What Candidates Can Learn from the Stage

ABC News' Richard Davies and Hannah Yi Report: According to British acting coach Patsy Rodenburg, Republican candidate Mike Huckabee emerged from the back of the pack to become one of the top-tier because "he listens, he's connected and that's very attractive." 

(Listen to the audio from this report on ABC News Radio.)

Rodenburg tells ABC NEWS, "Whether we like what he's saying or not, he is actually with us and we feel human when we are in that presence." 

She says many politicians have much to learn from actors.  Huckabee's success has as much to do with his comfort level as his socially conservative policy views.  "He's got something very powerful," says Rodenburg.  "He is in second circle."

"Second Circle is my code for being present, being engaged and connected," she says. It's also the title of her new book, and her ideas on politicians as performers are based on many years of coaching actors such as Ian McKellen, Helen Mirren, Nicole Kidman and Ralph Fiennes.   "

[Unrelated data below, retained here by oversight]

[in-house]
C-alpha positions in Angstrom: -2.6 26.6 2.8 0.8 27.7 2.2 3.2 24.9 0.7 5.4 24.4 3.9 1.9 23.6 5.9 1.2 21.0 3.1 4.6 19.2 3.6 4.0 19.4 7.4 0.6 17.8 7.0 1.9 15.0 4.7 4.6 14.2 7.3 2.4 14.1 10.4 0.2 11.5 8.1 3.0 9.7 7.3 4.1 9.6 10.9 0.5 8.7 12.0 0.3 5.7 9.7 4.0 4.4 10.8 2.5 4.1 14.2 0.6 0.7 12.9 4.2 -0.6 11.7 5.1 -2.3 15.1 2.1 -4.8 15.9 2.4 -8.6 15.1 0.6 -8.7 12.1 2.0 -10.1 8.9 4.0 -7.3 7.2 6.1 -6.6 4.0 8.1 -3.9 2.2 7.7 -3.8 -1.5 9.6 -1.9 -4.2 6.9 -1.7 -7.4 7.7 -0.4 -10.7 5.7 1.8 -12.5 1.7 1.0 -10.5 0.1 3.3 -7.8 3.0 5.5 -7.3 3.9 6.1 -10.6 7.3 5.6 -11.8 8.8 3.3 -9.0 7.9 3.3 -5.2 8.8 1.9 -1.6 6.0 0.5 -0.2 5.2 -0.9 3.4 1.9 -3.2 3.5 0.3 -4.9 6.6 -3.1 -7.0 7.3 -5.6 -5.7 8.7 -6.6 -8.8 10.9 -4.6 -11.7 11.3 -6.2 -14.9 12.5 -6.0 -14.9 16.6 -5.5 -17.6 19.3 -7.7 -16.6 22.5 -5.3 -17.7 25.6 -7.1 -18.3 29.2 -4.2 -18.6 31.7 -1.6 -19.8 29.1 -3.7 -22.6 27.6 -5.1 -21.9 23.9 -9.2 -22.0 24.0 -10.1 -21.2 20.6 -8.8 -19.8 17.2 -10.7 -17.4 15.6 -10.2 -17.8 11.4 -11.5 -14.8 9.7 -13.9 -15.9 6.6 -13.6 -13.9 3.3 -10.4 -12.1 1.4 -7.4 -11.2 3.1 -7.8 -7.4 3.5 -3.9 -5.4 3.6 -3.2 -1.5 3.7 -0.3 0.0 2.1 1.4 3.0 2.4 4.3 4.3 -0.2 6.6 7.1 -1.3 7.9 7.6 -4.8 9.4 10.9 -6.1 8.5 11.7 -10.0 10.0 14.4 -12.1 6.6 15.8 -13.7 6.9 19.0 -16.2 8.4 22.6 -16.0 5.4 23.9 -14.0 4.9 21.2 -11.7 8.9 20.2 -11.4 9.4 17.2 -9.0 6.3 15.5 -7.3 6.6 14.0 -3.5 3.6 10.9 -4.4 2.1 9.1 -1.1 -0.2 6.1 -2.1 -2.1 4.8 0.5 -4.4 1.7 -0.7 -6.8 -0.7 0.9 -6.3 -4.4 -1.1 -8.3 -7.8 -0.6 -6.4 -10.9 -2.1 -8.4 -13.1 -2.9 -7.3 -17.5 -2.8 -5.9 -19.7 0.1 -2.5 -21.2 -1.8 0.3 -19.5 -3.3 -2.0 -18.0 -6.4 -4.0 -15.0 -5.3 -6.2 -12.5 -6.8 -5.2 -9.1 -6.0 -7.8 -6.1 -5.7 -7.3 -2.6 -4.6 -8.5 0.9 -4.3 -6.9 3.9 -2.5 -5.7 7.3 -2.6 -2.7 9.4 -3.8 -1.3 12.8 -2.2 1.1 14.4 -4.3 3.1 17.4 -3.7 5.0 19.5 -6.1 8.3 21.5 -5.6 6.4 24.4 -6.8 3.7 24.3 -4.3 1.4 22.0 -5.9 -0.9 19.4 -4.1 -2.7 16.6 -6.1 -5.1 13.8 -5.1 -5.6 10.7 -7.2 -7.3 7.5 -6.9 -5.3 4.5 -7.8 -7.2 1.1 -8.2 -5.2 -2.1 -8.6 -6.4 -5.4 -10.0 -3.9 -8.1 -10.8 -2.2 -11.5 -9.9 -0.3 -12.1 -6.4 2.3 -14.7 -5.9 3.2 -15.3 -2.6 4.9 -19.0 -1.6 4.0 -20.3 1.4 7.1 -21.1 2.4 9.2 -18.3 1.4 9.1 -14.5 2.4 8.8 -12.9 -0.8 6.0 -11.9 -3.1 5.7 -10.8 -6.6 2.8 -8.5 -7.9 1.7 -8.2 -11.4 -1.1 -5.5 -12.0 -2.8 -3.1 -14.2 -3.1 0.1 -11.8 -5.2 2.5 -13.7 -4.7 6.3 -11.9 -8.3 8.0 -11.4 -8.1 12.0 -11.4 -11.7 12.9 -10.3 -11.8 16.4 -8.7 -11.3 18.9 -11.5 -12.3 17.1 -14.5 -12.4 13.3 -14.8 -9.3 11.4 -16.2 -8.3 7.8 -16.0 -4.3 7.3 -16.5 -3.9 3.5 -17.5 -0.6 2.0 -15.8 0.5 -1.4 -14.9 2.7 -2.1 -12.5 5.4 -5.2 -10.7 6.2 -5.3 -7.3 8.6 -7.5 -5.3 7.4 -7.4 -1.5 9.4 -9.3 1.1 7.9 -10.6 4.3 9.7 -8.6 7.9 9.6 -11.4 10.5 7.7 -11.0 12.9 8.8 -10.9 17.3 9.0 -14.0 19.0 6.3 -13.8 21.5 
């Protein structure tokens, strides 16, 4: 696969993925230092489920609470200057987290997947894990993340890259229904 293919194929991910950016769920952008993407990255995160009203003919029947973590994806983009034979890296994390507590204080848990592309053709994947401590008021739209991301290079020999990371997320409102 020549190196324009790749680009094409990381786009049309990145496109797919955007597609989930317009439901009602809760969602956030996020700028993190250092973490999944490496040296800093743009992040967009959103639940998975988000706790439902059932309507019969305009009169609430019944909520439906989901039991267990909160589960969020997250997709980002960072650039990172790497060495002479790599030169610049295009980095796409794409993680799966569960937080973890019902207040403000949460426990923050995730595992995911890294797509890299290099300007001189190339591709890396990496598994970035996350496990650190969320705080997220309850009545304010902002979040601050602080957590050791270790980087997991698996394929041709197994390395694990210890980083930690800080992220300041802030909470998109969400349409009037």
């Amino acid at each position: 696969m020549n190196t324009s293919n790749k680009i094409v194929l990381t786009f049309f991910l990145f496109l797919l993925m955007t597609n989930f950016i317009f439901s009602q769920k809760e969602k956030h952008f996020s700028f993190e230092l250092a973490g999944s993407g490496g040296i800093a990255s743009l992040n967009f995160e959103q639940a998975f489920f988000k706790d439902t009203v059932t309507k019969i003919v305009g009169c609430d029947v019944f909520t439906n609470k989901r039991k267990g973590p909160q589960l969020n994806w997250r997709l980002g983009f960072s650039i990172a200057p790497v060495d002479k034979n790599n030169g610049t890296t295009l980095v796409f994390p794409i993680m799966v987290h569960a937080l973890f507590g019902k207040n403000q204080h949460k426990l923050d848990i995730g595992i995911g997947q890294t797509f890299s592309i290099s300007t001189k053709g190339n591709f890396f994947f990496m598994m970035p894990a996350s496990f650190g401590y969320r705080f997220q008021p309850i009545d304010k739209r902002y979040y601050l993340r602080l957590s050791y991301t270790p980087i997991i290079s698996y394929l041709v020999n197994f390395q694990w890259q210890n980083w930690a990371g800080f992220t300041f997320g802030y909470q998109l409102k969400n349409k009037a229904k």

You can be on stage talking to two thousand people, and everybody feels you're with them in second circle. Every great performer that you've ever seen that you will remember years later is in second circle," she explains.

Most politicians are usually third circle people, says Rodenburg.  "They push their energy out. They often speak too loudly, and look past you." She classifies those in the first circle people as shy and disengaged.

When Hillary Clinton's eyes teared up in a New Hampshire diner this month, shortly before the primary, "she suddenly dropped her third circle front, " says Rodenburg. "Suddenly we saw into her, and we saw her as a human being."

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